The NCAA contributed a wealth of information regarding not only concussion, but the overall well-being of college athletes — with a particular focus on the Association’s continued, comprehensive efforts to address physical as well as mental health and the new interassociation recommendations on the prevention of catastrophic injury and death in collegiate student-athletes.
The NFL shared information from recent studies regarding the mechanics of lower-body injuries and how a multitude of recent changes to equipment standards and rules have helped make the sport safer at the professional level.
The NFL and NCAA plan to continue collaborating by sharing vital health and safety information and data as it emerges, which stands to benefit the sport at every level.
“It is clear that both organizations have much to share and much to learn from each other,” Hainline said. “Such collaboration is critical for the future of safety in sport.”
Attorneys representing all current and former NCAA student-athletes announced date changes made by the court, affecting the concussions settlement that will provide a 50-year medical-monitoring program for student-athletes to screen for post-concussion syndrome and early-onset neurodegenerative disease that may have resulted from concussions or the accumulation of subconcussive hits while playing NCAA sports.
One of the participating plaintiff’s law firms gave the following synopsis:
What are the changes?
The court’s scheduling order extends the deadline to request exclusion from or object to the settlement and includes the following date changes: a new opt-out and objection deadline of Aug. 4, 2017, and a new Fairness hearing date of Sept. 22, 2017, at 10 a.m.
What is the case about?
The suit was filed against the NCAA for allegedly failing to uphold its promise to protect student-athletes against the life-altering effects of concussions, traumatic brain injuries and the accumulation of subconcussive hits.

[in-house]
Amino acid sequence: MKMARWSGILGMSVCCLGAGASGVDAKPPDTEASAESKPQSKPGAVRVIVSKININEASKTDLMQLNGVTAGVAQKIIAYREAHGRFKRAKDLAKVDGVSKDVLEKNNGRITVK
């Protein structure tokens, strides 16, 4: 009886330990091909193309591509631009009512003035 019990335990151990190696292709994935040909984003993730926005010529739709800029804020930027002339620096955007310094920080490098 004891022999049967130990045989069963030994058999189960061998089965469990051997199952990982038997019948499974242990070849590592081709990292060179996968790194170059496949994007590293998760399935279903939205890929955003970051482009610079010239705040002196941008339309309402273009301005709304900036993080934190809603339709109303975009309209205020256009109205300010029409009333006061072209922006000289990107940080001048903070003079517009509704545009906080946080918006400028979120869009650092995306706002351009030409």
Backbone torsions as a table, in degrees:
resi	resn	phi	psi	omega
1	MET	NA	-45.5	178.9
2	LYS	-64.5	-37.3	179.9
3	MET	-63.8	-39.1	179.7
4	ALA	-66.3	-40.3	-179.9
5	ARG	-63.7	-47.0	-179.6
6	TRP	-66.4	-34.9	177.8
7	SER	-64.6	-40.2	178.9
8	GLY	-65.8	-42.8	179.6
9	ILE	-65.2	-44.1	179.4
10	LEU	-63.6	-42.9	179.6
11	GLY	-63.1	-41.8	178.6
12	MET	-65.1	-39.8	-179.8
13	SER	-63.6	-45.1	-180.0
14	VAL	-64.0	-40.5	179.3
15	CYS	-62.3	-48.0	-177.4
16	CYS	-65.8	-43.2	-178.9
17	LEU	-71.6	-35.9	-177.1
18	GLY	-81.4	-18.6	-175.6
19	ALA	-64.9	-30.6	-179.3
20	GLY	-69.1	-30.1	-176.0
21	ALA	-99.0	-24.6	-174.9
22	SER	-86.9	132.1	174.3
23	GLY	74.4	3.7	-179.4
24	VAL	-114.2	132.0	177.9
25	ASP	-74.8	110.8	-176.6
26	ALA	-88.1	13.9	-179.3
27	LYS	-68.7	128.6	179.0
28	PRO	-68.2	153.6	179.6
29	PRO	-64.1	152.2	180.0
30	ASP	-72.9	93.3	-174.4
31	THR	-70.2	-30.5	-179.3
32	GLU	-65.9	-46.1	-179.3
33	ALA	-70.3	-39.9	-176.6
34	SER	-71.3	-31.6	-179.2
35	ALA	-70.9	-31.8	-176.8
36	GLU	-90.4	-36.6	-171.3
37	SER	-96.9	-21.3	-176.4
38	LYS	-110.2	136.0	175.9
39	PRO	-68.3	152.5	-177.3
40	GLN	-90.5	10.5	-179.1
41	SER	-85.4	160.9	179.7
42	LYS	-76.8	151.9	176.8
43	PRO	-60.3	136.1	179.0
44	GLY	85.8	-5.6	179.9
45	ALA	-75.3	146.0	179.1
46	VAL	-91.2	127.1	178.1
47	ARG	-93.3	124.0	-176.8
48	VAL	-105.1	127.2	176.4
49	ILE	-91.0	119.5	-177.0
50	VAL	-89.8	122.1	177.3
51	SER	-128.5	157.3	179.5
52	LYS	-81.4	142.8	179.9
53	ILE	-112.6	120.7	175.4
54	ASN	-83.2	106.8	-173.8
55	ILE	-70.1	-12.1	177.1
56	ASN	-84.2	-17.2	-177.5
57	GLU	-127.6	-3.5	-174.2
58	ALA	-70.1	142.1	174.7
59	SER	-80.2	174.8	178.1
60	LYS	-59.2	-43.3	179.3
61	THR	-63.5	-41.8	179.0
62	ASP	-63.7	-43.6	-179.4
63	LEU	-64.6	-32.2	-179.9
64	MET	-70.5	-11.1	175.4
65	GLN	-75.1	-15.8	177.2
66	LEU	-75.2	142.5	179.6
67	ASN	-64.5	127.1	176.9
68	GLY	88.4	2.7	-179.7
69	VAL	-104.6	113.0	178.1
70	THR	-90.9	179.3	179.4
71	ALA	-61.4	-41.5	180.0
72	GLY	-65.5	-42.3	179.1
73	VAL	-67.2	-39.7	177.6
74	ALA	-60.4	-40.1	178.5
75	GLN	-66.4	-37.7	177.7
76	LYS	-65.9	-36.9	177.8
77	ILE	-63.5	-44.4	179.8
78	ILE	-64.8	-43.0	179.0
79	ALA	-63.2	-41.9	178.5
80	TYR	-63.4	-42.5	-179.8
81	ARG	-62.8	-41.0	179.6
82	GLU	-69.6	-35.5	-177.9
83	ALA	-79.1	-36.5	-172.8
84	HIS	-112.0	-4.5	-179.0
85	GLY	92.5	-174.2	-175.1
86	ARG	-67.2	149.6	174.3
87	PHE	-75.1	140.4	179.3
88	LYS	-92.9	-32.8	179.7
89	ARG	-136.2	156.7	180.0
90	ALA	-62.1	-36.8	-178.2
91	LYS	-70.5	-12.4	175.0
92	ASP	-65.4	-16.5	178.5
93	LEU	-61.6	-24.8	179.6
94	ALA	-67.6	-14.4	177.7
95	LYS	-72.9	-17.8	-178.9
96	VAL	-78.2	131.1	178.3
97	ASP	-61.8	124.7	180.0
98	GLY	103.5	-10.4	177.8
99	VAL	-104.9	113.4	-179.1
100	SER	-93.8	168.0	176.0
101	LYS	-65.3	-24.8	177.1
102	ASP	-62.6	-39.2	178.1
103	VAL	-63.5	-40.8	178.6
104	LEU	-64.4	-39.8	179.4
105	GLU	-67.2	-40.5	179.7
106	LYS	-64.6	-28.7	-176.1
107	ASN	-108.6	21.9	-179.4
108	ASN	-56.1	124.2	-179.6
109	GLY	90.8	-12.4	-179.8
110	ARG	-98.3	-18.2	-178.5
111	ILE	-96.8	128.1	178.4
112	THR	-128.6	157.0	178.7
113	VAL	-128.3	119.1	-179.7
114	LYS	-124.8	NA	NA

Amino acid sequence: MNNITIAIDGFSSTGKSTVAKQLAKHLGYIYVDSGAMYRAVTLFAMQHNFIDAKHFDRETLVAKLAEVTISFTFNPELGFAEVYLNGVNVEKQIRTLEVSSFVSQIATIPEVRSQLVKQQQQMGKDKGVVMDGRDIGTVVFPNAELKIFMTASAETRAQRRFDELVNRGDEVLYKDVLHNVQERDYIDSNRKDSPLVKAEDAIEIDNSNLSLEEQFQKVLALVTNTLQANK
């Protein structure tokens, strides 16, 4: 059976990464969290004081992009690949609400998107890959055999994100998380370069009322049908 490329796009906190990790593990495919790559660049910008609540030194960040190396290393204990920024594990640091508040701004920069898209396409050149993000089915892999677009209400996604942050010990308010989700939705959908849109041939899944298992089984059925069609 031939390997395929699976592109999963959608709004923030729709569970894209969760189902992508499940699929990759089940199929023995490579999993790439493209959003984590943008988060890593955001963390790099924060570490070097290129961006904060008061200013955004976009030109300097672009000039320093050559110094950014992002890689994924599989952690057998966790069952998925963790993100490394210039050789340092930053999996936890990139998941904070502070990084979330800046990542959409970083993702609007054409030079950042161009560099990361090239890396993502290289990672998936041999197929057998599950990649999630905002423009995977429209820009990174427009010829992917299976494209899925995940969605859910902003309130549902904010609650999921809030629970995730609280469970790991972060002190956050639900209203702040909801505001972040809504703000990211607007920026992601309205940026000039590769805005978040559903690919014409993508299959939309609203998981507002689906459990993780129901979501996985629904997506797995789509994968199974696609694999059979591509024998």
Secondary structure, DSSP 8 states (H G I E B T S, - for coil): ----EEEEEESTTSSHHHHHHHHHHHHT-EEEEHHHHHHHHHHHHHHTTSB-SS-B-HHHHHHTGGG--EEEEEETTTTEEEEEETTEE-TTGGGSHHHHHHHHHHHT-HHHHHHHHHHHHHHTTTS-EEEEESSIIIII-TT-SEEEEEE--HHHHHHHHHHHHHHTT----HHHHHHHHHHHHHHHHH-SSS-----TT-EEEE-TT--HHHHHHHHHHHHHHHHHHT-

Who is affected?
The settlement affects student-athletes who played an NCAA-sanctioned sport at a member school, an estimated 4.4 million current and former athletes in 43 different men’s and women’s sports, and more than a thousand NCAA member institutions, ranging from Division I schools to Division III schools.
What are the settlement benefits?
The core benefits provided in the settlement include:
A 50-year medical monitoring program that will screen for post-concussion syndrome and early-onset neurodegenerative disease that may have resulted from concussions or the accumulation of subconcussive hits while playing NCAA sports. If a class member qualifies through written screening, examinations will include neurological and neurocognitive assessments. The program will be funded by a $70 million medical monitoring fund, paid by the NCAA and its insurers.
Significant changes to and enforcement of the NCAA’s concussion management policies and return-to-play guidelines. All players will now receive a seasonal, baseline test to better assess concussions sustained during the season. All athletes who have sustained a concussion will now need to be cleared before returning to play, under the terms of the settlement. Additionally, a medical professional trained in the diagnosis of concussions will be present at all contact-sport games. The settlement also stipulates reporting mandates for concussions and their treatment.